Dear Swarthmore Campus and Community,
To put it simply, I am perplexed. As I write these words in my spacious bungalow on the first floor of Willets Hall, my fingers tremble in fear and confusion over the incapacitating debacle that I witnessed just moments ago as I went to do my laundry. It’s a mystery to me whether my mind is frozen in disbelief or whether the neurons that compose my grey matter have been firing futile synapses to convince me that that event — that horrific occasion — was simply a hallucination resulting from nights of missed sleep and one-too-many hours breathing in the mysteriously pungent fragrance that emanates from Sharples Dining Hall.
As I stood just moments ago in the laundry room of Willets basement, hungrily clutching a Tide Pod in one hand, I glimpsed out of the room’s glass door and witnessed it. For a moment, in sheer disbelief, my vision became blurry and the muscles in my hands lost control, causing the squishy chemical delicacy in my hand to tumble and burst on the ground like the refreshing gush of a fallen milk jug. The laundry room of Willets basement seemed to fall silent in the aftermath of my witnessing it.
A rat, its nose pink and its hands unimposing, skittered across the floor. A not-unfamiliar sight for the brick-and-mortar dungeon that is Willets Basement. It climbed into the mouth of a student whom I presumed to be taking a power nap. It engulfed its furry, ellipsoidal gray body in the moist cavern of the student’s mouth and disappeared. Moments later, that student came to life and bade me hello as I stood mystified by the event that I had just witnessed.
I then saw a second rat scurry across the floor, and instead of expressing any disgust, my fellow student merely spoke to it in what I imagine was some sort of ubiquitous rat language. When I entered the residential area of Willets basement, I heard no human language — instead, I merely heard a cacophony of nibbling and squeaking noises. While I did not see any more human beings, I did see three more rats rush into various rooms by squeezing themselves through the cracks underneath the dorms.
The next time that I ventured downstairs to move my laundry from the washing machine to the drying machine, I noticed a human skin in one of the dryers, one in which the rats presumably resided as they moonlighted as Swarthmore students. I opened two more dryers containing human skins until I found one that contained nothing but a warm, fresh load of adult human apparel which I placed on top of the dryer so that I could start my own cycle.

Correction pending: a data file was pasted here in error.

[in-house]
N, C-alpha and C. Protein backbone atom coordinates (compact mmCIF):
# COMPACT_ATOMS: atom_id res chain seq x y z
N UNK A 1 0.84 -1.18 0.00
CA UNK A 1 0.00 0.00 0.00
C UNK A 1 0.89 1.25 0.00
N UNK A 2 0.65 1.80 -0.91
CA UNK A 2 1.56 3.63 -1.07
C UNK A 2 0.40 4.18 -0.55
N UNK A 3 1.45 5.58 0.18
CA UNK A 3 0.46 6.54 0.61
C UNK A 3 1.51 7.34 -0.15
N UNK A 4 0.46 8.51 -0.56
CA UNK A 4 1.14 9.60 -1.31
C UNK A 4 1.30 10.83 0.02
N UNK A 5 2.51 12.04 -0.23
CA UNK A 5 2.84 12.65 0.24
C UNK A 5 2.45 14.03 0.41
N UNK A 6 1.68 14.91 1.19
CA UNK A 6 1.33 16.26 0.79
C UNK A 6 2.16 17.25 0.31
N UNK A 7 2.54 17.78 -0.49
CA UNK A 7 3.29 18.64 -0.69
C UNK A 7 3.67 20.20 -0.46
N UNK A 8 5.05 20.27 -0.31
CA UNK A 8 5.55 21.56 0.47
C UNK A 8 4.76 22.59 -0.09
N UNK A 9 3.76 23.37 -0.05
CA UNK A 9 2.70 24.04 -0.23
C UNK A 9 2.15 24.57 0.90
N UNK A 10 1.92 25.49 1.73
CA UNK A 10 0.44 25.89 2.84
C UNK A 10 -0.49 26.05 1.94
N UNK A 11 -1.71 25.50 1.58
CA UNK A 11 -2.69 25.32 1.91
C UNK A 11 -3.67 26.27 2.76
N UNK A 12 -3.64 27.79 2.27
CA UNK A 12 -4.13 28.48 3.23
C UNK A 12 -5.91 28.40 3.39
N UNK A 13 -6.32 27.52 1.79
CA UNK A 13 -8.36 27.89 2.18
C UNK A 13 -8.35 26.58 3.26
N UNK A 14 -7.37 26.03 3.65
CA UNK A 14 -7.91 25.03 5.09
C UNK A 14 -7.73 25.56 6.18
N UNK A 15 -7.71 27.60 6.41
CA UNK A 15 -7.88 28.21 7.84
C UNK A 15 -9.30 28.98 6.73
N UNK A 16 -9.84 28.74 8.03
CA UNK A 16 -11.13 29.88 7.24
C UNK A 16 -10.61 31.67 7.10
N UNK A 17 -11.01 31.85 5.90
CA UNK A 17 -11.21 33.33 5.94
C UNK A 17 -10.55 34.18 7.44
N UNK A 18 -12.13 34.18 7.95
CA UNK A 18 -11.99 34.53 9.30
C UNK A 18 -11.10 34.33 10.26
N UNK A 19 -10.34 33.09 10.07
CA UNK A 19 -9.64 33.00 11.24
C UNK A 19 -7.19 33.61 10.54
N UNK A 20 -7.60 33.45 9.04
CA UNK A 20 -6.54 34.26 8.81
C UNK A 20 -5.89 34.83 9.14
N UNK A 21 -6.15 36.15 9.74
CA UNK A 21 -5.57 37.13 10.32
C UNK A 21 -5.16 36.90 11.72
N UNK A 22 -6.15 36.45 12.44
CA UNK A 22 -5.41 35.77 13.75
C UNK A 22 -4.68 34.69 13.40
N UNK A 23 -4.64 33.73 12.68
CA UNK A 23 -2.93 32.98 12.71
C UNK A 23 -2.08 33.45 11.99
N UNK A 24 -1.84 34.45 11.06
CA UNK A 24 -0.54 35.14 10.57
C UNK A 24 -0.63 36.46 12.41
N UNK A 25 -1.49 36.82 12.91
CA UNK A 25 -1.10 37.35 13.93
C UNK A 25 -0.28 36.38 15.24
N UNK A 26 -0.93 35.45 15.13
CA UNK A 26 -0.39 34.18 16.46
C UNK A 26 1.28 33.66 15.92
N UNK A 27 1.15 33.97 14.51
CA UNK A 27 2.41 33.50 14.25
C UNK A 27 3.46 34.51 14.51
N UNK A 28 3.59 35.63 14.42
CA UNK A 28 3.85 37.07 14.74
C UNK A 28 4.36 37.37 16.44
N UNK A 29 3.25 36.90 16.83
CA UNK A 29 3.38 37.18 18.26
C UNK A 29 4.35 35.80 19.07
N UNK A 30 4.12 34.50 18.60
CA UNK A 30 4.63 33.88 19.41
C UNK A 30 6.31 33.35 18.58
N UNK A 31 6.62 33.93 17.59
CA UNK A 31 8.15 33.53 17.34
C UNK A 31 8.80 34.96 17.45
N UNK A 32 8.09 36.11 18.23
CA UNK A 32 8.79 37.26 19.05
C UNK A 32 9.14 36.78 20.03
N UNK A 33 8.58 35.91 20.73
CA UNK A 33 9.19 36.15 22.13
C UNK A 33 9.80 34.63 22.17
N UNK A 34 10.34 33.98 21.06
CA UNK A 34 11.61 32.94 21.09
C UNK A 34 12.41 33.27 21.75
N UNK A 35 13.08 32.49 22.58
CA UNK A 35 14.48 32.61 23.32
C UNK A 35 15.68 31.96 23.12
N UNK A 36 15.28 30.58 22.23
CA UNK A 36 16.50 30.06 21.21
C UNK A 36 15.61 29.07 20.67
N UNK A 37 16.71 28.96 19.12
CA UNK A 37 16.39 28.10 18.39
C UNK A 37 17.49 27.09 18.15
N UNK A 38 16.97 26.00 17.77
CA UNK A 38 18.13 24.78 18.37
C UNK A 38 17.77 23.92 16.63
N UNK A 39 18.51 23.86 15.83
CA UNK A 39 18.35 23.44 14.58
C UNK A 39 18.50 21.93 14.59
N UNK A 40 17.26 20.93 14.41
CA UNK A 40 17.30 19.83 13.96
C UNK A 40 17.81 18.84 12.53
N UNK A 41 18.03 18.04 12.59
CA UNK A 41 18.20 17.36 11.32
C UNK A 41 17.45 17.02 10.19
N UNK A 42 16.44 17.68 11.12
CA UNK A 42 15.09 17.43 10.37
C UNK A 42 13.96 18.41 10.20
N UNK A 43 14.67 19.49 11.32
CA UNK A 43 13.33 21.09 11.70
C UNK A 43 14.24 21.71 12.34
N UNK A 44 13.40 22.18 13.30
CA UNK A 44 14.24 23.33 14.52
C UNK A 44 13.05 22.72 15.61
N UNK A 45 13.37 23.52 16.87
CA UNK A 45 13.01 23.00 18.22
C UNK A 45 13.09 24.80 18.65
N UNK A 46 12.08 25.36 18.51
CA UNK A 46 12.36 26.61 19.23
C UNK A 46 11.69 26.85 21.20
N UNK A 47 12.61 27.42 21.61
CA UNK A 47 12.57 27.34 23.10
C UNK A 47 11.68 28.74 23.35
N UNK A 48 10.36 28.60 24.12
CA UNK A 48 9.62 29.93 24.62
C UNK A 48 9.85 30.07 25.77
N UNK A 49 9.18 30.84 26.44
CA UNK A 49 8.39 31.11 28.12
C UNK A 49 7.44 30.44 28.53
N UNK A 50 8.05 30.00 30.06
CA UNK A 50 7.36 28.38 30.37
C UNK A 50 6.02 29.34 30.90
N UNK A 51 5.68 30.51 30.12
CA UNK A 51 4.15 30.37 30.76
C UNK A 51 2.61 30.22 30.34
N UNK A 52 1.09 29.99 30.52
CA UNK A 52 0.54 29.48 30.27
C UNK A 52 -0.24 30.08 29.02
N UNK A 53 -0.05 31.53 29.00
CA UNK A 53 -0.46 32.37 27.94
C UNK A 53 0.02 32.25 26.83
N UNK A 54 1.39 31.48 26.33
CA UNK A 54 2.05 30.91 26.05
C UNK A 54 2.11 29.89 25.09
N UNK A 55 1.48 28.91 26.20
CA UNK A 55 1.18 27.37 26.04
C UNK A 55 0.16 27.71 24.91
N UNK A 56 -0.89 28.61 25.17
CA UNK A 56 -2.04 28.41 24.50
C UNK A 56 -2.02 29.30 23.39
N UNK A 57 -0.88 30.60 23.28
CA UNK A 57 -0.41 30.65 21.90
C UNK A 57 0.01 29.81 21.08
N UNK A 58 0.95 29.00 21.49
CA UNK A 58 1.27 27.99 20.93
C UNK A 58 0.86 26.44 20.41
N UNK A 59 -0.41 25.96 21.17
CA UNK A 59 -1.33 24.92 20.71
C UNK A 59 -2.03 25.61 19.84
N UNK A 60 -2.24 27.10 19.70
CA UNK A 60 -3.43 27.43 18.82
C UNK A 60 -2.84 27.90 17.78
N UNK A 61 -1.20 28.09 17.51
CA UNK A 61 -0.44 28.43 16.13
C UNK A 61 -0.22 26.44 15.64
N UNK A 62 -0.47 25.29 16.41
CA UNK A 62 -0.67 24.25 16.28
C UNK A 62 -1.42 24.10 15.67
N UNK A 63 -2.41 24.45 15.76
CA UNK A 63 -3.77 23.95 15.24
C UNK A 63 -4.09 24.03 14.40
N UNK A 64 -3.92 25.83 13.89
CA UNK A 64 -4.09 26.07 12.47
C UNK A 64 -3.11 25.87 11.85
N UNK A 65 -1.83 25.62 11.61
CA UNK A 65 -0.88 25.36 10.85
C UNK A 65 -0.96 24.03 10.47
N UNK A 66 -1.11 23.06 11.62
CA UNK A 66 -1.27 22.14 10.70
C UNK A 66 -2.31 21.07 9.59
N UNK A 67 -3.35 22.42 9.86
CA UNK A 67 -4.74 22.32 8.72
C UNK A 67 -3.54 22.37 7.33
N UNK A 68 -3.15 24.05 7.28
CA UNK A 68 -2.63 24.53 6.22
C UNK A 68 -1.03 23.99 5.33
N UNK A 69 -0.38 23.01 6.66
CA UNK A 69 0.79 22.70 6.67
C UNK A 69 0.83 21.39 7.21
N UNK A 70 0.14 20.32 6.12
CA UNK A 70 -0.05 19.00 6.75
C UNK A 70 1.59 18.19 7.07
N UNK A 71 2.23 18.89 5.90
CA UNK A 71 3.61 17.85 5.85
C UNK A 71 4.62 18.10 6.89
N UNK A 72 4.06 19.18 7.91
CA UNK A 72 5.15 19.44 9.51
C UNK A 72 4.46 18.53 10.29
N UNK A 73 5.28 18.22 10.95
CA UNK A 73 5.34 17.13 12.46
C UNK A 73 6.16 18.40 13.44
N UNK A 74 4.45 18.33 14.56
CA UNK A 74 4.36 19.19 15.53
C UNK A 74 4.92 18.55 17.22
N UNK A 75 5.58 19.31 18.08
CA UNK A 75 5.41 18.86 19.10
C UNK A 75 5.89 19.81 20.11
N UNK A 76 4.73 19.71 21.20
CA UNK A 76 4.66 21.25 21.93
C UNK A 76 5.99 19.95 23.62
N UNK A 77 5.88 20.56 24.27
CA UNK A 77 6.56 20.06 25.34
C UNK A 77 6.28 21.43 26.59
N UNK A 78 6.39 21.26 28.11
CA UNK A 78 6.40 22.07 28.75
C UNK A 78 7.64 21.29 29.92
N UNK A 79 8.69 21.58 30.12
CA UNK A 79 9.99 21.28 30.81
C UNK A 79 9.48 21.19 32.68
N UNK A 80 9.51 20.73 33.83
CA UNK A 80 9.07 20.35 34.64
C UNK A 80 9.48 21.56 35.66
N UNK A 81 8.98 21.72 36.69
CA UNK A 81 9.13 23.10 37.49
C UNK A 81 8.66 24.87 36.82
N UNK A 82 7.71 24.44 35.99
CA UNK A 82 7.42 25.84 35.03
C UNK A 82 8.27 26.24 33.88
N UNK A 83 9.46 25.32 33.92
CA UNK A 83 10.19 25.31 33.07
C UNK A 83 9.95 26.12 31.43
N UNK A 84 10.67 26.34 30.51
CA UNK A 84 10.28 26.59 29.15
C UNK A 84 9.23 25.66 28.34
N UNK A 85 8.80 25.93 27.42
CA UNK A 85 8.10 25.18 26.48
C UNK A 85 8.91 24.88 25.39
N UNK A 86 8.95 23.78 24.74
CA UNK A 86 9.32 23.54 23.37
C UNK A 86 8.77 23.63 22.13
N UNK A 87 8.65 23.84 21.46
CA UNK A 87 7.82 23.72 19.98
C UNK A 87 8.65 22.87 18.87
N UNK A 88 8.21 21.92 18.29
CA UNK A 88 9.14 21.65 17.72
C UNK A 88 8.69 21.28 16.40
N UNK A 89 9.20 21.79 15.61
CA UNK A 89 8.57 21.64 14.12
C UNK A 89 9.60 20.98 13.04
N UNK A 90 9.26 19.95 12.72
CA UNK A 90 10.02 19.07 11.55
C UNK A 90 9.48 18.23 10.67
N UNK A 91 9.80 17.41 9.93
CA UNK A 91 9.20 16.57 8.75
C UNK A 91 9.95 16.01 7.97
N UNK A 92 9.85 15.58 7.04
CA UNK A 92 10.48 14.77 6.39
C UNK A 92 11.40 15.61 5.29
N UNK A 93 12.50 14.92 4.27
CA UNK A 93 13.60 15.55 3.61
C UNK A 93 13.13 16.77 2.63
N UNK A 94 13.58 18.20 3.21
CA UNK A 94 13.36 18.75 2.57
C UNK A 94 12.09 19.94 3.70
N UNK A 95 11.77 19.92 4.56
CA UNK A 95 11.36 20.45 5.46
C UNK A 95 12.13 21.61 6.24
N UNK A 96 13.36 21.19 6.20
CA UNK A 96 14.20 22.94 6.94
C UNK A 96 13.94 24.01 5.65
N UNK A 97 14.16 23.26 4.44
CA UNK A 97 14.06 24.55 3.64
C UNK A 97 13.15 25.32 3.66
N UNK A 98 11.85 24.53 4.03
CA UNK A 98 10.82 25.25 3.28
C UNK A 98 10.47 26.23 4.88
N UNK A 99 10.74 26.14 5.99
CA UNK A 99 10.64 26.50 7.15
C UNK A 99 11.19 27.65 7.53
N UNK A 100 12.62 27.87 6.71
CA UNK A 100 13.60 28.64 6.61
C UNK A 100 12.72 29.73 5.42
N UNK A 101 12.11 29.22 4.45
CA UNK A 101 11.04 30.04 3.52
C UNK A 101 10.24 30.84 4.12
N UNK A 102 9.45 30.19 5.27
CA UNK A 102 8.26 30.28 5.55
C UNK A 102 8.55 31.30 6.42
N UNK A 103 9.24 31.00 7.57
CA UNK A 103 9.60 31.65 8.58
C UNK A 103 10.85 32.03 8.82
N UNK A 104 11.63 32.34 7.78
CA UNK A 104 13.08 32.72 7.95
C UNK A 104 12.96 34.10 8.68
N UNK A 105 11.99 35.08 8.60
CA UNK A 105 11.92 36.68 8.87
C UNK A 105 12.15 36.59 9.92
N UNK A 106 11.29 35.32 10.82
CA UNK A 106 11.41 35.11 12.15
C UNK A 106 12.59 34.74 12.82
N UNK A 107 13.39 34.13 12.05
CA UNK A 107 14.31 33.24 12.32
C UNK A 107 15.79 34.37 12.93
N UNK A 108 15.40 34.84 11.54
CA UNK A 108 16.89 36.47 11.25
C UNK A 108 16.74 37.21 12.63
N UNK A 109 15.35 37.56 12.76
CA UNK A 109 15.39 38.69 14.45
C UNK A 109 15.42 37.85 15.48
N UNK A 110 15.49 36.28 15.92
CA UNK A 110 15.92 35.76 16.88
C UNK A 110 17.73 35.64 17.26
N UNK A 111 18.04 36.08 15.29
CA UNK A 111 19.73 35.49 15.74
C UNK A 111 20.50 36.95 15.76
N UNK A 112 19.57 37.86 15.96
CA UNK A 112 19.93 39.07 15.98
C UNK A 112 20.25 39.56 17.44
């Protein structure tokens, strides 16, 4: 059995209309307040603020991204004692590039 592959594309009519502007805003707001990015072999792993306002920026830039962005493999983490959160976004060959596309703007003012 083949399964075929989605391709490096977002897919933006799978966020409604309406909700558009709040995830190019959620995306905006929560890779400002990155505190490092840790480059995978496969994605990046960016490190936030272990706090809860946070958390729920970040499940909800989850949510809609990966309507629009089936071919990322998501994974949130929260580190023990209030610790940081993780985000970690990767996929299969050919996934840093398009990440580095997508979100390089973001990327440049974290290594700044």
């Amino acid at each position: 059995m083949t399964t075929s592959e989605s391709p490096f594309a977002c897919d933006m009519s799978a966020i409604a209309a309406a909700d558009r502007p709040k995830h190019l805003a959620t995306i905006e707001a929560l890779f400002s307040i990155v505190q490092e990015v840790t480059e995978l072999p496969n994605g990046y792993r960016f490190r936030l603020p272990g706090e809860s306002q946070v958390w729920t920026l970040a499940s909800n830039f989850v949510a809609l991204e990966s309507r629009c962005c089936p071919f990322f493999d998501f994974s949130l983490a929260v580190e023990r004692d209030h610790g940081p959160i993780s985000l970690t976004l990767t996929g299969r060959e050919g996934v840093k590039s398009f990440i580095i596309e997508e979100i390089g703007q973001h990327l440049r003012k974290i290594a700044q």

I felt afraid and alienated in the campus that I had grown accustomed to calling my home. Had the rats taken over the human students that had formerly lived here? Or had everyone who lived in Willets basement secretly been a rat all along? A lengthy list of random and disorganized queries flooded my brain cells, but ultimately, I was able to reach no conclusion. All that I know presently about the rats of Willets basement is that they exist and that they masquerade as human beings in the daytime, the rest of us unsuspecting as to their true nature.
Despite the horror that I experienced not but a short while ago, it would be irresponsible of me in this open letter to neglect my previous experience with the Willets basement-dwellers. Of course, in our hyper-sanitized, cosmopolitan society, rats have procured a reputation as disease-carrying pests and nothing else. It must be said, however, that I have had nothing but the most positive and mutually-beneficial relationship with the rats that live in Willets basement. They provide me guidance and true friendship, à la Disney-Pixar’s “Ratatouille,” on the frequent but unfortunate occasions that I am forced to venture down to that grievous warzone of a residential area. Never have I once felt attacked or threatened by their presence; instead, I find their camaraderie to be of the utmost quality and their conversation to be of the utmost interest on every subject, whether academic or not.
From this moment onwards, while I am still intrigued and even intimidated by the phenomenon of the Willets Basement Rats, I am committed to retaining their friendship and making Willets Hall a more accommodating space for rats to reside among humans. After all, is it not our duty as homo sapiens in this contemporary era to give back to the Wild Things of this world whenever possible? I plan to create a space safe for the rats of Willets basement by enacting such benevolent measures such as leaving food for them and raising awareness about them through means such as this very letter. If my short time here at Swarthmore College has taught me one key principle, it is to look out for the people (and rats!) around me. With every character that I have typed thus far, I have only become more and more acutely aware that these rats, to a greater extent than anyone else, are in need of an ally.